By; Ashley McCubbin
Late Sunday night, NASCAR released a statement saying a noose was found in Bubba Wallace’s garage stall at Talladega Superspeedway.
“Late this afternoon, NASCAR was made aware that a noose was found in the garage stall of the 43 team,” the statement read. “We are angry and outraged, and cannot state strongly enough how seriously we take this heinous act. We have launched an immediate investigation, and will do everything we can to identify the person(s) responsible and eliminate them from the sport. As we have stated unequivocally, there is no place for racism in NASCAR, and this act only strengthens our resolve to make the sport open and welcoming to all.”
Currently with the COVID pandemic, the sanctioning body has been restricting garage access to just drivers, crews, as well as officials and track workers.
Wallace has been very vocal in the past weeks about the Black Lives Matter movement, which ultimately led to him running a car with the message at Martinsville Speedway. An announcement then followed days later the confederate flag would not be allowed at any events moving forward.
The Richard Petty Motorsports released a statement on Twitter saying the situation leaves him saddened, but also a painful reminder of how much further they need to go.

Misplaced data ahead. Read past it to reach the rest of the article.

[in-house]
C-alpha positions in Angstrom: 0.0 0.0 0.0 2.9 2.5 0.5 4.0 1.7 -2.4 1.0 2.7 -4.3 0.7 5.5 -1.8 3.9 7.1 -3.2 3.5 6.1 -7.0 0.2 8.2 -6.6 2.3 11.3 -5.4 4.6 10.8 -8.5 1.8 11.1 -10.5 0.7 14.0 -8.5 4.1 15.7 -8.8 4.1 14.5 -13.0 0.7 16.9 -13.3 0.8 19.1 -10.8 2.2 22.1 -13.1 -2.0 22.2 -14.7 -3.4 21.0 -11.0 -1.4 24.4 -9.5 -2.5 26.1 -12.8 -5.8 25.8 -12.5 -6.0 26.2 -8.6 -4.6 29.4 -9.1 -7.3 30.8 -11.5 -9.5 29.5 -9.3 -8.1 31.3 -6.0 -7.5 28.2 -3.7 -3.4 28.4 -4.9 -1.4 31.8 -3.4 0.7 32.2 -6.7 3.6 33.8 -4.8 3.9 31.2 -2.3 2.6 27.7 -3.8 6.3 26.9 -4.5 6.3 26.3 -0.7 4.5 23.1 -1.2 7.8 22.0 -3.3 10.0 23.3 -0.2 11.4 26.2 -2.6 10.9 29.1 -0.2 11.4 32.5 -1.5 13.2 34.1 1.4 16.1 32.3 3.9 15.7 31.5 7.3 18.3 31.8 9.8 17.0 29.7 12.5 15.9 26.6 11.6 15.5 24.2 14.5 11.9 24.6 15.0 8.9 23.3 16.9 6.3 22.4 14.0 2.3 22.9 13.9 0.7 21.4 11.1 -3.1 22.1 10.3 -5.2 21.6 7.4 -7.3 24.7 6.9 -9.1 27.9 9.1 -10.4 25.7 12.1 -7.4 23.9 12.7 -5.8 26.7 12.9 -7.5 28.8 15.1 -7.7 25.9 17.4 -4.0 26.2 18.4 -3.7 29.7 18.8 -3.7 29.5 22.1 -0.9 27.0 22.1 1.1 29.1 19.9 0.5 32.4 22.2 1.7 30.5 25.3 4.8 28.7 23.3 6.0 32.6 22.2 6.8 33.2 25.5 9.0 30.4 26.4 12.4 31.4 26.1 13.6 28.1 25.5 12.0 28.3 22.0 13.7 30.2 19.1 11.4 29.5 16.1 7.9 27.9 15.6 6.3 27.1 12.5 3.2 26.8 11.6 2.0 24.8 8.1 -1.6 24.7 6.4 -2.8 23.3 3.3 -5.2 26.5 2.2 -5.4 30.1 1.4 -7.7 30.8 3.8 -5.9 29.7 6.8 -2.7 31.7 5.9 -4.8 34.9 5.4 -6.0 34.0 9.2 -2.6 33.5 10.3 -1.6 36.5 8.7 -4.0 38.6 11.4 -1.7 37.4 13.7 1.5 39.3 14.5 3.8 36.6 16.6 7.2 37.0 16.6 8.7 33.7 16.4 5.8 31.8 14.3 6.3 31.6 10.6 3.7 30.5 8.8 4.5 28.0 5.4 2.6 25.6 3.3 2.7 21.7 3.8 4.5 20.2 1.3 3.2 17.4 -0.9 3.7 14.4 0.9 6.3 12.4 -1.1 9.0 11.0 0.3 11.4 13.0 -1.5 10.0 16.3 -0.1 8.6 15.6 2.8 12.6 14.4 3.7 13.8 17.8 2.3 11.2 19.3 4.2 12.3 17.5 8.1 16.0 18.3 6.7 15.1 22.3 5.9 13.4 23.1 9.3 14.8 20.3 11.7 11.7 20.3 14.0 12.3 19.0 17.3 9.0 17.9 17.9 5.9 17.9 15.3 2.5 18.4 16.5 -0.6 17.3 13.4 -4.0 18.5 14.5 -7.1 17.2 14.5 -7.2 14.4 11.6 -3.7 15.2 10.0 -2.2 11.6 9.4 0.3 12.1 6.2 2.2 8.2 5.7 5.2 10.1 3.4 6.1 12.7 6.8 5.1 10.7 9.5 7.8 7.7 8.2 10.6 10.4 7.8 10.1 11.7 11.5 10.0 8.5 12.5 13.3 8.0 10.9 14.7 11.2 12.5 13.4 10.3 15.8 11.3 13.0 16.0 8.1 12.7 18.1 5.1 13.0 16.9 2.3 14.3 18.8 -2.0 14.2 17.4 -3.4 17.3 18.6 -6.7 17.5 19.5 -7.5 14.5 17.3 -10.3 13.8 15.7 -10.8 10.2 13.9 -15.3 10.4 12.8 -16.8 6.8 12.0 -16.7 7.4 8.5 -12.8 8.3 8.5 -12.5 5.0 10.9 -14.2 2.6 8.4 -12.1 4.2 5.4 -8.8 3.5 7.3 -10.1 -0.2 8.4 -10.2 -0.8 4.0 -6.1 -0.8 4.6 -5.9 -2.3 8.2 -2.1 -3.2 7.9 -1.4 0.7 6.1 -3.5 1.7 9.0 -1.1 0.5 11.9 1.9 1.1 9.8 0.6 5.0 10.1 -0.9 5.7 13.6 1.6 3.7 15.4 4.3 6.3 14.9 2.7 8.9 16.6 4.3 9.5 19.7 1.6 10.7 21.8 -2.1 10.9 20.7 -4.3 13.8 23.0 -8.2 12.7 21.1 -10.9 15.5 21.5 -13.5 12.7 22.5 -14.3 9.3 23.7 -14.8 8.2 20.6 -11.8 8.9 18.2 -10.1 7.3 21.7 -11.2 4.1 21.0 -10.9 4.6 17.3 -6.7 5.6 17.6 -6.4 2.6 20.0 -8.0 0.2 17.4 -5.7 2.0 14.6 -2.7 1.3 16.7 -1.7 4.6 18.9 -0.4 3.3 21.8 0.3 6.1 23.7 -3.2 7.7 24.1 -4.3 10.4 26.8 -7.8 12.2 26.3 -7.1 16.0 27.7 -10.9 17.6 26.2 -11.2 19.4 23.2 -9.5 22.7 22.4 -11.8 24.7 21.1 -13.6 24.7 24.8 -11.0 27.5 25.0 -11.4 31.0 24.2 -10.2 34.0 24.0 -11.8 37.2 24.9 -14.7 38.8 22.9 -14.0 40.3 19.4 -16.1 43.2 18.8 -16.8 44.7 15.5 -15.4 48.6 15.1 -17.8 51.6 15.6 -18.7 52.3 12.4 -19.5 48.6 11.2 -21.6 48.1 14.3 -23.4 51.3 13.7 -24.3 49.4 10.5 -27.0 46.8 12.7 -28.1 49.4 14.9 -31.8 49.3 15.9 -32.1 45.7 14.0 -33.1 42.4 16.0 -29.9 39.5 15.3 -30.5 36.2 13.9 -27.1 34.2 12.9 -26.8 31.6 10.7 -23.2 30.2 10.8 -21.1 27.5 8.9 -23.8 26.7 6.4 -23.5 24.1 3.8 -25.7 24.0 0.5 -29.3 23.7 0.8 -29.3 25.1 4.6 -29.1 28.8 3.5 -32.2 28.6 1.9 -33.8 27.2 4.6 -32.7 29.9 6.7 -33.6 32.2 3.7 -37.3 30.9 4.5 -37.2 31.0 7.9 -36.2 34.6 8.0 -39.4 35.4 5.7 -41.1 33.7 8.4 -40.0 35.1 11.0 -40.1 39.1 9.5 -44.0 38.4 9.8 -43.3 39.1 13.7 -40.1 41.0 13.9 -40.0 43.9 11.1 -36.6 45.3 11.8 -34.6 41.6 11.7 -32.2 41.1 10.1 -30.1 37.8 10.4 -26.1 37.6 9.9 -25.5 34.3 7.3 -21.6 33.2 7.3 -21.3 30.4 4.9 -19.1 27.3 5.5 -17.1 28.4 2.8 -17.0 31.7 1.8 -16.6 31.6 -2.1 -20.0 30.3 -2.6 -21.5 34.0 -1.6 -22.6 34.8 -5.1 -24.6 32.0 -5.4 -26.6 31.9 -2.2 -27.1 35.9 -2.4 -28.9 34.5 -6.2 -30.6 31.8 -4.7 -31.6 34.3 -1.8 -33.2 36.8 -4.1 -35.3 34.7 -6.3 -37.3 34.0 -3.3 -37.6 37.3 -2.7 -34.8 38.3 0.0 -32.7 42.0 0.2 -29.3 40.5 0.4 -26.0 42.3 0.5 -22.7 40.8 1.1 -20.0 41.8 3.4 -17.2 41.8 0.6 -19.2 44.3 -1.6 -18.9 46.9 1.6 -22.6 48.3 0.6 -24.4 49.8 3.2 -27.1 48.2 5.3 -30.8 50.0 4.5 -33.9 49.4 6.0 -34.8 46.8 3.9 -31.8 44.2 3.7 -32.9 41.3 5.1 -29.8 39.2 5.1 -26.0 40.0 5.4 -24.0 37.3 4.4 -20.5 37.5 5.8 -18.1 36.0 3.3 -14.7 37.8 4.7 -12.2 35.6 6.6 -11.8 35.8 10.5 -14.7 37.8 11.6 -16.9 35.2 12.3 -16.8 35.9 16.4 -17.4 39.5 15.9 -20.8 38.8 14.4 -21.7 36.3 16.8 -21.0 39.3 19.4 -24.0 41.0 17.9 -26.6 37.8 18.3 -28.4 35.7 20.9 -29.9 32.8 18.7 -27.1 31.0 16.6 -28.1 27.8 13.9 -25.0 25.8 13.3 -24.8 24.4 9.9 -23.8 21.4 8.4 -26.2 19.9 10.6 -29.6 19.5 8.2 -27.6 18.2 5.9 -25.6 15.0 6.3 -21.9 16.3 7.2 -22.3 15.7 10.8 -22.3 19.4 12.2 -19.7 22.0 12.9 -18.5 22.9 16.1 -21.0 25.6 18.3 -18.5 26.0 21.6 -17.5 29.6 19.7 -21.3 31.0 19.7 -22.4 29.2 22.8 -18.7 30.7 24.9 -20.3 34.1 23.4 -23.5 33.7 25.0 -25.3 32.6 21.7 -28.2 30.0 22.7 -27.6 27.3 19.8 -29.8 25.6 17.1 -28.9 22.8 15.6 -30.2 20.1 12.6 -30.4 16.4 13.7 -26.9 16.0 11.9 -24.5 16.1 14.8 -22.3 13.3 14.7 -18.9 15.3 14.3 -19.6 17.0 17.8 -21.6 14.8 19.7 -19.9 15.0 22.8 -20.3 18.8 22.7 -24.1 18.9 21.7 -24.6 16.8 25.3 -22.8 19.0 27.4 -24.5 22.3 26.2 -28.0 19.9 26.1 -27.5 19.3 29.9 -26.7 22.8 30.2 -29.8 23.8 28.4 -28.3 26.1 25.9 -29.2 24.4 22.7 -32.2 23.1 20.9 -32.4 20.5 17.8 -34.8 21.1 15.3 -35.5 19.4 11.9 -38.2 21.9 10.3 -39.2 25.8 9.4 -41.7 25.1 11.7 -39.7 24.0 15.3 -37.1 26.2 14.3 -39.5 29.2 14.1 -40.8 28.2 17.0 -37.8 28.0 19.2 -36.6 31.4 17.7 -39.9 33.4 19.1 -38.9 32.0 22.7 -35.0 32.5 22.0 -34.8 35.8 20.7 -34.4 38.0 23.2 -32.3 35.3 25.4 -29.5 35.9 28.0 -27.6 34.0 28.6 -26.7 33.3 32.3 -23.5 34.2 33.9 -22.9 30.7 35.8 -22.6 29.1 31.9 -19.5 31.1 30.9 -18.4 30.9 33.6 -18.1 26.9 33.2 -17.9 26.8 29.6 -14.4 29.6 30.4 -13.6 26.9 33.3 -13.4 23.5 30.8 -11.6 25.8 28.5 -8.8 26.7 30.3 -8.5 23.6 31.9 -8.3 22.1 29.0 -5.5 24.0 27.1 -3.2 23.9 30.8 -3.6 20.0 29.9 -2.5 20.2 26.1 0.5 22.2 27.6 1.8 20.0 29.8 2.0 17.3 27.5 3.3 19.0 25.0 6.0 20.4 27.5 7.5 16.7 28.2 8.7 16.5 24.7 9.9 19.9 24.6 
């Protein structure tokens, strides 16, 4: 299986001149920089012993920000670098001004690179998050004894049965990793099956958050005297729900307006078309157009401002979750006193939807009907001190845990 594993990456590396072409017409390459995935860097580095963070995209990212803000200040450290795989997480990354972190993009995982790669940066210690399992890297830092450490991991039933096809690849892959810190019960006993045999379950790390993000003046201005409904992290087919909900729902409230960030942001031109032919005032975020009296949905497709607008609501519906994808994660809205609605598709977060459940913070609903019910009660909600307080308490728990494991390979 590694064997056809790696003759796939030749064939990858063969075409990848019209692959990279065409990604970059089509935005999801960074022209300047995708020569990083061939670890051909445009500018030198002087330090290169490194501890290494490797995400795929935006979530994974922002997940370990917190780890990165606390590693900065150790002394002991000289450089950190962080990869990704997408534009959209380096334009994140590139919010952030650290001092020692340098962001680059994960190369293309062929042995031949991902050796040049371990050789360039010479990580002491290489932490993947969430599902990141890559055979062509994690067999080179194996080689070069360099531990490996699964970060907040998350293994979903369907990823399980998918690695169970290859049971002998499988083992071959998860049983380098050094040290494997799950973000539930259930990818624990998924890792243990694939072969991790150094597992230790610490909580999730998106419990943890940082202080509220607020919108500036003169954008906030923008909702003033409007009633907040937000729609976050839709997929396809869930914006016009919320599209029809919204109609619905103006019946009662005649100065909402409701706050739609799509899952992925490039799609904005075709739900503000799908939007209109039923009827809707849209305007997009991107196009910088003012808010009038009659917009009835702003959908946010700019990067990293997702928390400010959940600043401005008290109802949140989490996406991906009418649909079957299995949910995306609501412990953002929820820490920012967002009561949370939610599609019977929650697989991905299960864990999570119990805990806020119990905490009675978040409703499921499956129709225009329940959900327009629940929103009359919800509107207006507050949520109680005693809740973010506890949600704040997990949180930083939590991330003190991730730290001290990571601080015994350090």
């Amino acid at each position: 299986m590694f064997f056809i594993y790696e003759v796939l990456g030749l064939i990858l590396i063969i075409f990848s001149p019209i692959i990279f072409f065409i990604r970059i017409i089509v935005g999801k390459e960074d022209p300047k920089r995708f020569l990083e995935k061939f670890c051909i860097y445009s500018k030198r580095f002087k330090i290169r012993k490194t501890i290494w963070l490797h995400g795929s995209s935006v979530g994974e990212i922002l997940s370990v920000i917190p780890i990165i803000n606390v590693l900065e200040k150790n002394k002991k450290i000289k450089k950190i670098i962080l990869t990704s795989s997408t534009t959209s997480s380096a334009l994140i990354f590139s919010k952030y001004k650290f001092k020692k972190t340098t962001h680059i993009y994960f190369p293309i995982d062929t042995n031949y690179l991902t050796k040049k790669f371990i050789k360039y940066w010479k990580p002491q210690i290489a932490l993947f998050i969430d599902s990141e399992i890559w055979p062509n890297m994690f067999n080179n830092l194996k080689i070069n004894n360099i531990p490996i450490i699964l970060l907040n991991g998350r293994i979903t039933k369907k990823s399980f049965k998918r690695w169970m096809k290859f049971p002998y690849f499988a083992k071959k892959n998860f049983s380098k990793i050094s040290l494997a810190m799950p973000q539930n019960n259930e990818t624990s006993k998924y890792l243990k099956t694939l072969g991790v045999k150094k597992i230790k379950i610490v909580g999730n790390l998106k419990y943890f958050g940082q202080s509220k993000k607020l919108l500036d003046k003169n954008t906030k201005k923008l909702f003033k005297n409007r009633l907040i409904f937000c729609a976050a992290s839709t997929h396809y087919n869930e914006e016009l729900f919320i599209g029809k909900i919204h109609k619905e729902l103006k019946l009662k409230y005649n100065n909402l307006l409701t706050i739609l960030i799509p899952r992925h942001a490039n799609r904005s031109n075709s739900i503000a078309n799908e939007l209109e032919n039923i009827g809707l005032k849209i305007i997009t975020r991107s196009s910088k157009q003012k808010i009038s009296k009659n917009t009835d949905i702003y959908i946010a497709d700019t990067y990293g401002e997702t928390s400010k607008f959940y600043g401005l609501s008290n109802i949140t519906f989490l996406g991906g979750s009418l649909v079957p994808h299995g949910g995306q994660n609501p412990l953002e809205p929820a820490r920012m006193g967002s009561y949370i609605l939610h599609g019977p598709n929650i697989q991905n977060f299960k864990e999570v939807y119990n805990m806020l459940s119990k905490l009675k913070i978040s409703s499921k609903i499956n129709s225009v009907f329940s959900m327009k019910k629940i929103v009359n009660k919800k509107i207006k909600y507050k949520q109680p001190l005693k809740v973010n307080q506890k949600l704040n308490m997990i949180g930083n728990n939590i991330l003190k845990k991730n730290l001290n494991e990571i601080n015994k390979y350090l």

Beyond his stance on the topic resulting in the ban of the confederate flag, it has also led to other drivers standing alongside him on the issue. Ty Dillon hosted an Instagram live where he and Wallace covered the topic of racism, while Dale Earnhardt Jr. had Wallace on his podcast, The Dale Jr. Download, to discuss the matter further. The outreach then led to the sanctioning body, drivers, and NASCAR on Fox showcasing a stance on the issue in the Atlanta Motor Speedway broadcast.
Recently while speaking with the media just 10 days ago, Wallace shared future concerns of instances like this, but also stated he was not going to back down from delivering the message.
“My past experiences; I like to go out and sometimes spend time in the infield with the fans and have a good time, and I haven’t been ridiculed against. I know that’s going to change now,” he said. “I’ve got to be careful what I do. That’s kind of where we live in. My dad has texted me. He was proud of what I was doing on and off the race track, but he was worried about my safety; you know, going out in public and whatnot.
“So, it’s just crazy you have to think about that side of things. So, you’ve definitely got to watch your back now, and can’t be like that outspoken guy, just happy-go-lucky guy that would go take a trip on the golf cart or my longboard down into the infield, or whatever, and have a good time. So, it’s definitely different. But, my past experience wasn’t anything that was blown out of proportion of something that bothered me. We always had a good time at the race track.”